Korea, I Hardly Seen Ya

This is the first of my posts from Seongnam, just outside of Seoul in South Korea.

I will be the first to admit I didn’t exactly have a stellar experience when I visited Seoul in 2015 following my medical elective in Japan. It wasn’t as simple as not liking the city, and on reflection I think a lot of it had to do with spending so long in Japan. I was there for seven weeks, which was much longer than I had spent living anywhere other than Northern Ireland, and I had become settled and knew exactly what to expect from living in Tokyo and Nagoya. It was tough to say goodbye to a country that had been so good to me, and landing in a place where I knew nobody and spoke none of the language wasn’t exactly a great start. It didn’t help that I was a little stressed from having incomplete travel plans – I might not have even had an onwards flight from Seoul at that point. (I was a tad more spontaneous in the past)

If you need a refresher (how dare you not remember my writing from seven years ago!) then Part 1 and Part 2 of a Seoul Searching Soujorn are linked here.

From that baseline, I also found it to be quite a cultural departure from Japan, with insane driving, occasional rude people (which I don’t think I ever encountered in Japan) and food that was so hot it could melt your digestive tract. I did concede, however, that I would like to return one day if I got the chance. This time it’s a completely different beast.

In Search of Seoul

To cut to the core of it, spending time with local people is a vastly different (and in my opinion, superior) experience to just turning up and spending four days wandering around popular places on Tripadvisor. Who’d have thought, right? Having family who can show you around and find the best local foods and experiences is great. I had that in Japan the first time I visited thanks to my homestay and the doctors at the hospitals, but I knew nobody in the other countries I travelled to that summer.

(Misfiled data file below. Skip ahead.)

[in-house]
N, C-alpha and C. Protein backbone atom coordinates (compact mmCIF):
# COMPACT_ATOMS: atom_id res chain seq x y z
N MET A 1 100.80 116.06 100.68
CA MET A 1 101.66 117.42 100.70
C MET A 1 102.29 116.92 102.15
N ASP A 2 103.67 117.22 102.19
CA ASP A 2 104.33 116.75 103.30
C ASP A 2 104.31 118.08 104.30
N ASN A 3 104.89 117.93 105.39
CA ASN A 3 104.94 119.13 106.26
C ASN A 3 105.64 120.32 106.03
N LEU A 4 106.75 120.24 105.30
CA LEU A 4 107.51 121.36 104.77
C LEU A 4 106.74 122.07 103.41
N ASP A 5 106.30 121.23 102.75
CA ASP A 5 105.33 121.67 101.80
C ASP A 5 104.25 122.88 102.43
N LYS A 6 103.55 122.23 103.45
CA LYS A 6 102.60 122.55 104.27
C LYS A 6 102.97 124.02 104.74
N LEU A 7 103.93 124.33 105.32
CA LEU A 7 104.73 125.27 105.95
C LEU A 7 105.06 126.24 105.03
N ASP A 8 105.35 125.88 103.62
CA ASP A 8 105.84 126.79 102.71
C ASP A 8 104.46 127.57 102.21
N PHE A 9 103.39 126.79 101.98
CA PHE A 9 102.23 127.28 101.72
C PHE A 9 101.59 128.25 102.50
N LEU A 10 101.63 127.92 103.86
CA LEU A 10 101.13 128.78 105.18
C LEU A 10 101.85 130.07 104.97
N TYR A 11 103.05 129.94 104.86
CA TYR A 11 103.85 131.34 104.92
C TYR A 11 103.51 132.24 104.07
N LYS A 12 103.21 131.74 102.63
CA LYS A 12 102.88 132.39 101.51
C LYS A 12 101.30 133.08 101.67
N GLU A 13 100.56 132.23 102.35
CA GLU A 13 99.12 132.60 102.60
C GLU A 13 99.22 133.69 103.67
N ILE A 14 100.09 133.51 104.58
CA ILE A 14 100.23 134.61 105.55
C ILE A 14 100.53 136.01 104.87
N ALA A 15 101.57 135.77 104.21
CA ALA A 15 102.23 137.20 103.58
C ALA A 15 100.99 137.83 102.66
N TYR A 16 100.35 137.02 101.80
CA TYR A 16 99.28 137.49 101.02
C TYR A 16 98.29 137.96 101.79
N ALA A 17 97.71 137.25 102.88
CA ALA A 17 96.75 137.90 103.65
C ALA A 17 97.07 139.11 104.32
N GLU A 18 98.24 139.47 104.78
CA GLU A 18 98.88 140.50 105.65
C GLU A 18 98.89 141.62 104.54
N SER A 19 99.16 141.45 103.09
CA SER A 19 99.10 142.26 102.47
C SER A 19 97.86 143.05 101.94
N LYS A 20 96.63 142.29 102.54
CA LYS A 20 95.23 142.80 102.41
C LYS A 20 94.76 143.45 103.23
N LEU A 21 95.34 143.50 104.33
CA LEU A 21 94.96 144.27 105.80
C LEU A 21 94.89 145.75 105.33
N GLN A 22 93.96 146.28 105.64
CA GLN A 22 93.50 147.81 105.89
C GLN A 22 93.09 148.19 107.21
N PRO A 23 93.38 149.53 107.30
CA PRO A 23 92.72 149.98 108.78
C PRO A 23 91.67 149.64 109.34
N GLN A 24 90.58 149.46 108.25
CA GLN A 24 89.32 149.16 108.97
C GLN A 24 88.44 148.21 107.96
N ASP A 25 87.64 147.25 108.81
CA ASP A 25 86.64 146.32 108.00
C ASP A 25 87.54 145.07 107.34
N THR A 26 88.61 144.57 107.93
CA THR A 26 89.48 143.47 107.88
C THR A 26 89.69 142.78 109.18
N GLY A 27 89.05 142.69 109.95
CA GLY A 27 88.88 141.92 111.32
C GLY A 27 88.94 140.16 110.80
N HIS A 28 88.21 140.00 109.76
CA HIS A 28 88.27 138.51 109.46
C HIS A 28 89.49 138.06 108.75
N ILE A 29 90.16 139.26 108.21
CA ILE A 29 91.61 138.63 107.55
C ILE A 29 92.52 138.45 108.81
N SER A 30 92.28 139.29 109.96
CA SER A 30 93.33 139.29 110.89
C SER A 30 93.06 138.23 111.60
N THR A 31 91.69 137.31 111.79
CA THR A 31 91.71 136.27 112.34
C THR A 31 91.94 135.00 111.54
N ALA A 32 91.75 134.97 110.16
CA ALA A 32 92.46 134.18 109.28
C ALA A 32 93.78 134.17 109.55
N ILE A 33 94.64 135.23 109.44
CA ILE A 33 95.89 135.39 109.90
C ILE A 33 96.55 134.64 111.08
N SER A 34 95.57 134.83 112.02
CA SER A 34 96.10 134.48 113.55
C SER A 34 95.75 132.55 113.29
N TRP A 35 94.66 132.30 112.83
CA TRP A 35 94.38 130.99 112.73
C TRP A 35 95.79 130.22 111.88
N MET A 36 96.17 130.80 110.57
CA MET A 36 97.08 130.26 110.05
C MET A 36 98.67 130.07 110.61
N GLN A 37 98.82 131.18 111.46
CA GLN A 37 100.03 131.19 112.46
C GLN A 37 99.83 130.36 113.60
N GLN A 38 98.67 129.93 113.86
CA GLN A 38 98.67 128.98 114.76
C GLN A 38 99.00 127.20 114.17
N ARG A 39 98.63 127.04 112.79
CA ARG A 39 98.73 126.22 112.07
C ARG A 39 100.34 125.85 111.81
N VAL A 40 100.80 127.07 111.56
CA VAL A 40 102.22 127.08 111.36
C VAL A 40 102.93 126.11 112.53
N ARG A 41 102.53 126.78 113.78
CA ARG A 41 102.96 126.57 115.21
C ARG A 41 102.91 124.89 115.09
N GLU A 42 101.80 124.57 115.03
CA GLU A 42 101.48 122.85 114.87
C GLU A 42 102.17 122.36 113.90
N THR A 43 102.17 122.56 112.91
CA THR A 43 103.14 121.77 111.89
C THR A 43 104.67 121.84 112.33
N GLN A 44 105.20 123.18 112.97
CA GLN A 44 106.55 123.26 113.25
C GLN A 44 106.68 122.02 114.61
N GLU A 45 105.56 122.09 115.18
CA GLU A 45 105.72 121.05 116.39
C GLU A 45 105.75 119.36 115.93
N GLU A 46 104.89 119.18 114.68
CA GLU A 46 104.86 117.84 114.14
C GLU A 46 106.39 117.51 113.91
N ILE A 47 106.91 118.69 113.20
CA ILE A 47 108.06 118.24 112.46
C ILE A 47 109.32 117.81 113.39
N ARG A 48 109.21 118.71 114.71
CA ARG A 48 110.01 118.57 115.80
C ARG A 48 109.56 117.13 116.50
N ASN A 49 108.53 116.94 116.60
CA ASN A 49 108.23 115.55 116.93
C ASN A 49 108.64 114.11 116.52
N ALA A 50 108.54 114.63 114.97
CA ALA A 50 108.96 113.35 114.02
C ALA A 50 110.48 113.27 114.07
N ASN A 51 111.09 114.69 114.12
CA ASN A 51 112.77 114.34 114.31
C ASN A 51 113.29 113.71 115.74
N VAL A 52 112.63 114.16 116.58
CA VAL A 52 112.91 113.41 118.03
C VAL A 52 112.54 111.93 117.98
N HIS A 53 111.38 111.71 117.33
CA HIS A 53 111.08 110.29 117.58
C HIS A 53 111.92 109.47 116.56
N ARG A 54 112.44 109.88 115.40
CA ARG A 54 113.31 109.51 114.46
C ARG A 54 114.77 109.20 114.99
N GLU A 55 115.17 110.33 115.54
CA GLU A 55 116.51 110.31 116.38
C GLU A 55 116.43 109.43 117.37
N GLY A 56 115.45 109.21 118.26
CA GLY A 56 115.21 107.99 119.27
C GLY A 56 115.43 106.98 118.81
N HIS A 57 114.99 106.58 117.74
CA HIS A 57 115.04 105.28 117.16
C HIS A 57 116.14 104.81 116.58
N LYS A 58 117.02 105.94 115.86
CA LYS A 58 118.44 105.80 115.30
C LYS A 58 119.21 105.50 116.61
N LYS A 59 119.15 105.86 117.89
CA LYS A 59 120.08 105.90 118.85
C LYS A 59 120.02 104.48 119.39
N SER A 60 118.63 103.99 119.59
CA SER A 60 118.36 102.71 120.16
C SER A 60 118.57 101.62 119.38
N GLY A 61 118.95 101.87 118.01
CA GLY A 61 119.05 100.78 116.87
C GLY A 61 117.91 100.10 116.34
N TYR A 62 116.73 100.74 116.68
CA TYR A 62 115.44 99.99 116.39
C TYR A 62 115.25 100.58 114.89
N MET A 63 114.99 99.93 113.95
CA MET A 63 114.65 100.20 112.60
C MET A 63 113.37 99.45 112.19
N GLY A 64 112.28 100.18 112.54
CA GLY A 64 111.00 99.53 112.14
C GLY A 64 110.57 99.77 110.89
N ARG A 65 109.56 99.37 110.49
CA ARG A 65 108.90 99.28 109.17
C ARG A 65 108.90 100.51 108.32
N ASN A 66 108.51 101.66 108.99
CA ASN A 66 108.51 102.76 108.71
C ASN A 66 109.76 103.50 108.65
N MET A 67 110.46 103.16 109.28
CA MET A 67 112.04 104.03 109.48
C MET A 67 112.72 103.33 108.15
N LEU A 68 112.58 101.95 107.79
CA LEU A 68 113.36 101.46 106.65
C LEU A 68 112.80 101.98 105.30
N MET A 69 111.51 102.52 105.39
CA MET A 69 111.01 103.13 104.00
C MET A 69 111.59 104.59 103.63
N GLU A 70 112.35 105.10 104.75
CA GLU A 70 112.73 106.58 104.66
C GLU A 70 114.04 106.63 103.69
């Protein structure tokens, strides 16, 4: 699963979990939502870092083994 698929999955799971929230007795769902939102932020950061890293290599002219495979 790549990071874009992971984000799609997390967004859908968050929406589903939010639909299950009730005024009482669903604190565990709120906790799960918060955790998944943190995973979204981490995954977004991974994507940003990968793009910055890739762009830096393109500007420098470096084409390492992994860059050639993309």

Getting There

While getting out here has been great, we have had a somewhat rocky start. Evie was ill with some sort of gastroenteritis (stomach bug) while we were in London, and kindly passed it onto us which we had to contend with in addition to jet lag following a twelve hour flight.

Speaking of the flight, other than a delay at the beginning it was a pretty smooth experience. We had far too much time hanging around Heathrow before the gate was called, but thankfully a terrible experience at Carluccio’s erased much of that excess. God (whichever you choose) help the waitress there who hadn’t a clue how the job worked, didn’t take our order for an eternity, had never heard of the concept of gin (the alcoholic beverage flavoured with juniper berries, not the legendary genie, the jinn), and recommended an entirely flavourless dish. To be fair, she did acknowledge how much she was messing up and thanked us for how polite we were. I had penne giardiniera and the overwhelming flavour was…wet. Can that be considered a flavour? If not, then check the box for “nil”. It’s not that hard to make Italian food taste good, and it’s a cuisine that’s impressive in it’s simplicity and depth of flavour, but this was dreadful.

Thankfully the food was better on the plane, but as this was the beginning of being ill, I wasn’t exactly hungry. A few different choices were available for dinner at the beginning of the flight (though this corresponded to around 9.30pm, which isn’t a typical dinner time where I’m from) including chicken, pork, and Korean. I have never been one to turn down a regional food option on a flight, so I went for the bibimbap which came as a kit with a handy set of instructions and a toothpaste-sized tube of gochujang (spicy Korean chilli paste/sauce).

As far as plane food goes, it was decent. It was served alongside a tiny bowl of soup, and with metal cutlery and an actual glass wine glass. Real implements in economy?! I must have been delirious.

The drive from the airport was quite breathtaking, with the 13.3 mile Incheon bridge spanning the gap between the airport island and the mainland. Seongnam falls within the umbrella of greater Seoul, and is about as urban as it gets. The sheer number of tower blocks is incredible along the route between the airport and Seoul itself, too.

We’ve been out having too much fun and unfortunately run out of writing time for today, but I’ll be back next time with more Seoul shenanigans.

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